Sandy Rios

 

 

It’s hard to take a victim seriously when she laughs as she tells her story of “victimhood.”  Even though her voice broke briefly during the most explicit parts of the public statement, Sharon Bialek’s claims of sexual harassment by Republican presidential candidate Herman Cain were just another silly spectacle orchestrated by America’s most unscrupulous feminist attorney, Gloria Allred.

Why do I discount Bialek’s story?  I’ll answer with a few questions of my own. 

What was Bialek doing meeting Herman Cain in Washington, DC?  What did she hope to achieve by a face-to-face meeting?  If she were staying in New Jersey, why didn’t she make it a daytime meeting, not an over night visit?  Why do that with someone you know so slightly?

What was Herman Cain to think about a single woman making an unnecessary arrangement like that—agreeing to drinks and dinner on the basis of nothing more, according to her, than a few conversations at public dinners and receptions?

If Bialek were so traumatized and embarrassed, why did she eagerly seek him out at a recent Tea Party event in Chicago?  Amy Jacobson, co-host of Morning Drive on WIND Chicago, was witness to that encounter with Cain and described her as “hell bent” on getting back stage to see him.  Jacobson said Bialek “cornered him” and that her approach to Cain was “flirtatious.”

 If you are embarrassed by a sexual encounter, you don’t eagerly seek out the perpetrator to reconnect for a chat.  Unless you think the harasser might someday be president and you are imagining the connections that might come from that.

Why did she so carefully include the buzzwords of a harassment lawsuit? Herman Cain was “powerful,” she said,  “in a position of authority over me.”  Bialek was “shocked” that he would use his “power” in this way.  Does a sincerely abused person so carefully script her account?  Were there certain words she wanted to use?  This was not a court of law, but her statement was worded like a deposition.  She even described the clothing they wore—strange and unnecessary.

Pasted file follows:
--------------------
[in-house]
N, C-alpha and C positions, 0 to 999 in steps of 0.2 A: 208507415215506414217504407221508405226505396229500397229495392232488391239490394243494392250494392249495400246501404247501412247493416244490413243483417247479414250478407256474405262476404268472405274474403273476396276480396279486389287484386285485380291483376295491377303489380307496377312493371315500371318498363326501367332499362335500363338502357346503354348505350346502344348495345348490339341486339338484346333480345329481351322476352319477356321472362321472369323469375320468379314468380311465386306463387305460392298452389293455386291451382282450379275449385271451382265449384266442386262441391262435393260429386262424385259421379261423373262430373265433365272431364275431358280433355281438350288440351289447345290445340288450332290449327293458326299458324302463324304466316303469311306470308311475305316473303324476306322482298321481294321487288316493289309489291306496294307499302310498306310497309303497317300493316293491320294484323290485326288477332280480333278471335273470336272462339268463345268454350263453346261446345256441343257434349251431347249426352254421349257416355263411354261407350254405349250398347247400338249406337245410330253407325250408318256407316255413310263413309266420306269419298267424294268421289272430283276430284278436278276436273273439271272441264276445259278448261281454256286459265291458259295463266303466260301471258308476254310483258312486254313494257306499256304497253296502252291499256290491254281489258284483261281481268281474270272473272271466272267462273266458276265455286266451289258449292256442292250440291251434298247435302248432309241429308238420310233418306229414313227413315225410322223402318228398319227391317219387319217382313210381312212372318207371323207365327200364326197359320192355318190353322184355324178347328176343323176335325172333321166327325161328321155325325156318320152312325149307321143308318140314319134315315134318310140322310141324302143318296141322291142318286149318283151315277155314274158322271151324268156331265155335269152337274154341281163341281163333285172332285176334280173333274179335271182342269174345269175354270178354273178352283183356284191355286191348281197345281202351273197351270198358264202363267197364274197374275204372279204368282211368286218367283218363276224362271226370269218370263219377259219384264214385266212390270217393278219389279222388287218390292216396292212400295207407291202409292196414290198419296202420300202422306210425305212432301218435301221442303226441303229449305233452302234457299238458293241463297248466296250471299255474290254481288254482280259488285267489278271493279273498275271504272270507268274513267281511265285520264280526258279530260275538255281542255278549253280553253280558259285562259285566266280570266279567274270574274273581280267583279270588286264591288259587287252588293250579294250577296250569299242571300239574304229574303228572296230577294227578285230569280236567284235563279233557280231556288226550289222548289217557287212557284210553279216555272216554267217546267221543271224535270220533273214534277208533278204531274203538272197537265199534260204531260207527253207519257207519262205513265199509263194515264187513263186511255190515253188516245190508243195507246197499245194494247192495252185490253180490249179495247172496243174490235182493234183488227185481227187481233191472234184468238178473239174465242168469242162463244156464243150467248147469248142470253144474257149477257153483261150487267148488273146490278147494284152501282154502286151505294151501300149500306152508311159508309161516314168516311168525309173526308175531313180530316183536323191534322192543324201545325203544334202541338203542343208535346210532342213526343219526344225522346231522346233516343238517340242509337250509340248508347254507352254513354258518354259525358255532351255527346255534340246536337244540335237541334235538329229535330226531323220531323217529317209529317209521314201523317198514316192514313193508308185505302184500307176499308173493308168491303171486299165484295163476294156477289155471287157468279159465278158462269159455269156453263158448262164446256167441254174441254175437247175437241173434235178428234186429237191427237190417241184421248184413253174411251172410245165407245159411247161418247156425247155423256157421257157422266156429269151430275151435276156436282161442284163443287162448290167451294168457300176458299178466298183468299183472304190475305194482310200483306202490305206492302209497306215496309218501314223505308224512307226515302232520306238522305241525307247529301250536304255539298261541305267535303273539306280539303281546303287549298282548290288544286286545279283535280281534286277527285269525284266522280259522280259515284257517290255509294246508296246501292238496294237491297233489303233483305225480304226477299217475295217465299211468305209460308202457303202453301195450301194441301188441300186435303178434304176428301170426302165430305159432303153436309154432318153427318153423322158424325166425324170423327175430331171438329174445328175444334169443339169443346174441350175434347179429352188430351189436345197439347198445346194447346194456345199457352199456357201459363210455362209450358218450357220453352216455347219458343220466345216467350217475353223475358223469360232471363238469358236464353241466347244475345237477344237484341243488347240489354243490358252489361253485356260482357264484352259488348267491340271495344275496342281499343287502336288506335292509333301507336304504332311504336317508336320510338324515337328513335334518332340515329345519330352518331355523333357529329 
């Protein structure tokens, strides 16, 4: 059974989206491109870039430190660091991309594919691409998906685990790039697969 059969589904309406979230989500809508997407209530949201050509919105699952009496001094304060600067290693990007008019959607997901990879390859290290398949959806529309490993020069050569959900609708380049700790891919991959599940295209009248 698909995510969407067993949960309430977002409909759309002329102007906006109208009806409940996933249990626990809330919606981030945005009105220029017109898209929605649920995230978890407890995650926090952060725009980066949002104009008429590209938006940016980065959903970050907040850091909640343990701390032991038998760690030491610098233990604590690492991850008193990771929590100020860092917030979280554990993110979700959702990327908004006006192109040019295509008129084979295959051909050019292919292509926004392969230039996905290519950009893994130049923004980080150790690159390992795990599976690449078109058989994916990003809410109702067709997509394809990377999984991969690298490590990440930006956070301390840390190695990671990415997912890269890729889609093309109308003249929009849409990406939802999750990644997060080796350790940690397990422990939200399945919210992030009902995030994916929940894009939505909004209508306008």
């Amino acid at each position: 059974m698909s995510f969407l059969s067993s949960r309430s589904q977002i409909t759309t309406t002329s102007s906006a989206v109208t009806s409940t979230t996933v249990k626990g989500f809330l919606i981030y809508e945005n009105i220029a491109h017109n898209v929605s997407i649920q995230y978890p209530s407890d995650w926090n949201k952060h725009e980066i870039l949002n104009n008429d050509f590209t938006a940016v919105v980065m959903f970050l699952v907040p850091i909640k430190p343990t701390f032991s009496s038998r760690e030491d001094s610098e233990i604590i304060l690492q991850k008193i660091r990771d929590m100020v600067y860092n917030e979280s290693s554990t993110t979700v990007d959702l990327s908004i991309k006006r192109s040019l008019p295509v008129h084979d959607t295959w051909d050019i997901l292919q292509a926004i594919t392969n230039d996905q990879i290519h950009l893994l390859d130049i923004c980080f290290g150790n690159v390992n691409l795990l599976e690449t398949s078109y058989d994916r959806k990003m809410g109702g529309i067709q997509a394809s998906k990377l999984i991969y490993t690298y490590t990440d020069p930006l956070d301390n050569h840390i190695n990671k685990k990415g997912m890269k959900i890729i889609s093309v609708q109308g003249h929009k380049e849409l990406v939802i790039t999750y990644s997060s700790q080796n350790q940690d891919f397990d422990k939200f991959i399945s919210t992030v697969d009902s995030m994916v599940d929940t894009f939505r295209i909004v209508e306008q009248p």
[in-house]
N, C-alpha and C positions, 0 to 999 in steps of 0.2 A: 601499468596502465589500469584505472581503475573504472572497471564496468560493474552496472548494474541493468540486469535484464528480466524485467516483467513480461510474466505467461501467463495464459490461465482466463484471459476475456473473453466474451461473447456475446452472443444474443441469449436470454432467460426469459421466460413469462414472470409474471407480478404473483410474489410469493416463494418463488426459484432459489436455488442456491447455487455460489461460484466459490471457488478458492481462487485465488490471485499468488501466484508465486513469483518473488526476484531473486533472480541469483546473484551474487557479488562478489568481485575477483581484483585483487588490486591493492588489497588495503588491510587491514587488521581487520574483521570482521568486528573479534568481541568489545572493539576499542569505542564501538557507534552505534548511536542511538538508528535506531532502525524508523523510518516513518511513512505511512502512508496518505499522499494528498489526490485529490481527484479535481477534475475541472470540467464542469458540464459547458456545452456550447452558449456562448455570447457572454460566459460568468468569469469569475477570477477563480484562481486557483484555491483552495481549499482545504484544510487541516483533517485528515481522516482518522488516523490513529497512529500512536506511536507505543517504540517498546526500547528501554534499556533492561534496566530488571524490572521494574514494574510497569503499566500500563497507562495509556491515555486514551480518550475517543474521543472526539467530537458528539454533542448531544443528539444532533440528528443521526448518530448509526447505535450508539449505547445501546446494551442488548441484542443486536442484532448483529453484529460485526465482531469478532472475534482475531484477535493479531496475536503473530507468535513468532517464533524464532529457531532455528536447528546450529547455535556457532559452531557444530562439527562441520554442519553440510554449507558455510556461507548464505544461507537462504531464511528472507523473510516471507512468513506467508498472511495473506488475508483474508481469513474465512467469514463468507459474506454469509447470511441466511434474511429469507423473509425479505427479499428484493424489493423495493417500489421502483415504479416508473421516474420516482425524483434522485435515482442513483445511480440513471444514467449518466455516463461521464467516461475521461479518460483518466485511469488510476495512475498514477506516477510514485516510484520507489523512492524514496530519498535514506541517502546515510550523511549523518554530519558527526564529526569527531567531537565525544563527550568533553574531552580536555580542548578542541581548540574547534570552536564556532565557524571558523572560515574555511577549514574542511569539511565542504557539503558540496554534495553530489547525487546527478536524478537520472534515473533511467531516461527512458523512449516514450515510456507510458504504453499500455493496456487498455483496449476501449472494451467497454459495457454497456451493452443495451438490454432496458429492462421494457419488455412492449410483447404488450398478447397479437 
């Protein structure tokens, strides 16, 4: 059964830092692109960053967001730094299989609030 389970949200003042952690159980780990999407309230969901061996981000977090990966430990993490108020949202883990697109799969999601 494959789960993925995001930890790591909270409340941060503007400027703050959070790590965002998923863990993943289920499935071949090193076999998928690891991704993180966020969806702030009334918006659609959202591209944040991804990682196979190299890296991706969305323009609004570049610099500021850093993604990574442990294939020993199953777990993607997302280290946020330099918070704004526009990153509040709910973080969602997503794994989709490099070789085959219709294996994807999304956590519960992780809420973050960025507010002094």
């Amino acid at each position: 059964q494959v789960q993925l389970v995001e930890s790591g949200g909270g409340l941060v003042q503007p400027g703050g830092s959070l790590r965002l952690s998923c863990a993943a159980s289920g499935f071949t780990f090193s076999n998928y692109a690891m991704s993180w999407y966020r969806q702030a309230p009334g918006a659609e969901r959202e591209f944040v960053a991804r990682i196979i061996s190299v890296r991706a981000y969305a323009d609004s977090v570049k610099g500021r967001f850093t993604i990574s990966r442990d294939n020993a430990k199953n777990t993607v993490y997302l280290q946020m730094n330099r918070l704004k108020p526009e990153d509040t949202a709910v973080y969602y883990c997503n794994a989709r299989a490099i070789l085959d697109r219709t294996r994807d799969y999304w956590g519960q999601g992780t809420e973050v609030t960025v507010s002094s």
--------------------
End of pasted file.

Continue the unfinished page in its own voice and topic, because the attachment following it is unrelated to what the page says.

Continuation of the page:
Why in one interaction did she say she was concerned for her thirteen-year-old son and the effect this would have on him and in another say she came forward because her son encouraged her to do so?  Did she tell her son about Cain’s sexual advances?  Why would she do that?  Wouldn’t that information be inappropriate and harmful enough to inflict on your young son without making it public?

Sharon Bialek has a history of financial trouble.  She has filed for bankruptcy twice and charged a former boyfriend with harassment for trying to get her to pay back money he loaned her.  A Chicago friend is quoted as describing her as a “complete gold digger.”  When asked if she hoped to benefit financially from her fourteen-year-old accusation of Cain, she deftly replied, “It was not my intention,” eagerly adding that she had not paid Allred any fee for her services.  One has to ask, who IS paying Allred?

This is a sordid and slimy accusation.  Bialek can say anything and the media will print and reprint it regardless of its veracity. Allred gets another moment in the sun, more clients, and more money, and you can bet Miss Bialek will get something for her troubles as well.   And the dirt will stick to Cain no matter his response.

It’s telling that by her own account, she was not offended by Cain’s actions, only that he did what he did knowing she had a boyfriend.  Are we to conclude it would otherwise have been fine? 

Am I excusing Herman Cain?  No.  But if he did what she said he did and she in turn flirted inappropriately, it is NOT sexual harassment, it is what happens every day in our sex-obsessed, morally bankrupt culture. 

If Cain did what she said he did, he is guilty of faithlessness to his wife, his family and the God he says he serves.  If there is any credible basis upon which she can be believed, that’s the criteria on which to judge Herman Cain.


Sandy Rios

Sandy Rios is Vice President of Family Pac Federal, a FOX News Contributor and host of Sandy Rios in the Morning on AFR Talk.